Despite many years of research and development within the fuel industry it is generally accepted that oil-based fuels such as petrol and diesel will continue to dominate for some time to come.
Development of these fuels is important as we continue to utilise them by blending them with biofuels in a bid to reduce CO2 emissions.
But it is generally believed that first- generation biofuels – ethanol, bio-diesel, natural gas (CNG) or LPG Autogas – will be unable to fulfil the goal of reducing CO2 emissions sufficiently. This is because in order to use a greater mix of ethanol, vehicles would typically have to undergo some upgrade to the fuel-delivery system, due to its corrosive properties and the additional cost is likely to make the use of these biofuels highly unattractive.
A decisive milestone on the road to next-generation biogenic fuels takes the form of liquid synthetic fuels of SynFuels.
These are manufactured in a two-stage process from synthesis gas derived from fossil feedstocks such as natural gas (gas-to-liquid GtL), coal (coal-to-liquid CtL) or renewable biomass (biomass-to-liquid BtL).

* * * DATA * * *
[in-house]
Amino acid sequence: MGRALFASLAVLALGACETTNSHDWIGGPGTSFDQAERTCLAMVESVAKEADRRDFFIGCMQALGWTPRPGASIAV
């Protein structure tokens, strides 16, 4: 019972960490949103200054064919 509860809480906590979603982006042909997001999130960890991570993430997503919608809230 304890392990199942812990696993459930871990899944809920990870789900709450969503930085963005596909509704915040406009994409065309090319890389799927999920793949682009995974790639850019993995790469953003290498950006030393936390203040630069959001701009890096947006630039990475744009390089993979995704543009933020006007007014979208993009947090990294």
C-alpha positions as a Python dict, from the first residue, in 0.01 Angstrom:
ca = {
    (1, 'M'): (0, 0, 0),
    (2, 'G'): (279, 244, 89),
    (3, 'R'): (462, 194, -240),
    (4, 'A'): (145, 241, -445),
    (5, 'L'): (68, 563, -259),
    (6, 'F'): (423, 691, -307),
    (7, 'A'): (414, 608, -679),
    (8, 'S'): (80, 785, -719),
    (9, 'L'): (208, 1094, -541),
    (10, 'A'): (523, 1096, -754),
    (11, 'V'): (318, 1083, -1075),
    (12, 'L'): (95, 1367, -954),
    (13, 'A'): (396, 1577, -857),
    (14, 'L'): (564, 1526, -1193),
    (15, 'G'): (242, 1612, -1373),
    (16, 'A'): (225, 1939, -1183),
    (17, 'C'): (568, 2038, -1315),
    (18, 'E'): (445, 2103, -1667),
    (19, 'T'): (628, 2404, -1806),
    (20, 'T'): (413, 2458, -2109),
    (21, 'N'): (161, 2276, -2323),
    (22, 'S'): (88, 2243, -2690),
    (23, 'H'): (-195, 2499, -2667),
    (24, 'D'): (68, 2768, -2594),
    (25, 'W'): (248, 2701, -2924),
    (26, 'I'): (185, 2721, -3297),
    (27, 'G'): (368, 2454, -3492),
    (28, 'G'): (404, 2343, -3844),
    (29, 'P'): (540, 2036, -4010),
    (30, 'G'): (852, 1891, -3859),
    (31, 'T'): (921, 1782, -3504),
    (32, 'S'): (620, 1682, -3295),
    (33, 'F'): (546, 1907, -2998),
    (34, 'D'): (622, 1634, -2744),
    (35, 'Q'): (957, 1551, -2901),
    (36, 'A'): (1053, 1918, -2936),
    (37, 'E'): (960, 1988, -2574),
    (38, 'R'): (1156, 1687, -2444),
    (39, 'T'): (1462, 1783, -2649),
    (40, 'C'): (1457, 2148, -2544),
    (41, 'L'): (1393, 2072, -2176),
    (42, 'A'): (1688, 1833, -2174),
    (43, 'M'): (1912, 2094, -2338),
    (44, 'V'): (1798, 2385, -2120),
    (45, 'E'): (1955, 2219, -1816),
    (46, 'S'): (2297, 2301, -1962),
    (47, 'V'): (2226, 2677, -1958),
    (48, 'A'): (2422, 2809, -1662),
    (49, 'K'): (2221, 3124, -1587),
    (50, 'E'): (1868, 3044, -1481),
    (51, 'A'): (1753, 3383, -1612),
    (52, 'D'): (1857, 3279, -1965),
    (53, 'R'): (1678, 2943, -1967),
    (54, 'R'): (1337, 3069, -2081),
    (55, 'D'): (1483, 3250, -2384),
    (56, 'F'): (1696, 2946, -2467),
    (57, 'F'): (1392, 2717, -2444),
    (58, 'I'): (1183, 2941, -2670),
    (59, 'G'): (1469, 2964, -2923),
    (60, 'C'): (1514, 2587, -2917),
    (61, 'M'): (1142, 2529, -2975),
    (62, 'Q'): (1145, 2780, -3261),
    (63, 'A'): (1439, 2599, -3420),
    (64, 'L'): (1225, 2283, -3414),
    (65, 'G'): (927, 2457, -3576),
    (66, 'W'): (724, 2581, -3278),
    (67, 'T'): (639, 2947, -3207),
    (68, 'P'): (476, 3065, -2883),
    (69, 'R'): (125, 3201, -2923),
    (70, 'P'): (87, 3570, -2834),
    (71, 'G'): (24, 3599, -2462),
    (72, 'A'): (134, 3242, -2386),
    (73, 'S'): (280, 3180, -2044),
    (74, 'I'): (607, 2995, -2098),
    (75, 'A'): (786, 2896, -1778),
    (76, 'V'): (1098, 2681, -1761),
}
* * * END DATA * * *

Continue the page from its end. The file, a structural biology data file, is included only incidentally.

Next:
The synthesis gas, made up from hydrogen and carbon monoxide, can be transformed into liquid fuel by a process known as Fischer-Tropsch synthesis.
SynFuel derived from natural gas burns much more cleanly than conventional diesel and opens the way for the development of entirely new engines that are more economical and generate lower emissions.
Ideal for the production of GtL are the natural gas reserves found in stranded gas fields in more isolated areas which cannot be exploited economically or ecologically using conventional methods.
Qatar Petroleum and Shell have drawn up plans to build the world’s largest gas-to-liquid plant in Qatar.
By the end of the decade, the Pearl Project, as it is known, is scheduled to be manufacturing as much as 22.5 million litres of liquid hydrocarbons per day.
Another project, a joint venture for Qatar Petroleum and South African-American oil company Sasol Chevron, is now in it initial phase and is producing almost 5.5 million litres per day. This is expected to almost double in the near future.
In the longer term, though, only CO2-neutral raw materials can help the environment when it comes to fuel production.
BtL, or SunFuel, refers to sulphur and aromatics-free diesel and petrol that emit far fewer pollutants on combustion and only release the same volume of carbon dioxide into the atmosphere as was previously taken up by the energy crops through photosynthesis.
The raw materials that can be used here cover a whole range of fast-growing energy crops as well as bio waste such as straw and waste wood.
A process to convert bio waste to synthesis gas is already being successfully tested at the Research Centre in Karlsruhe, Germany.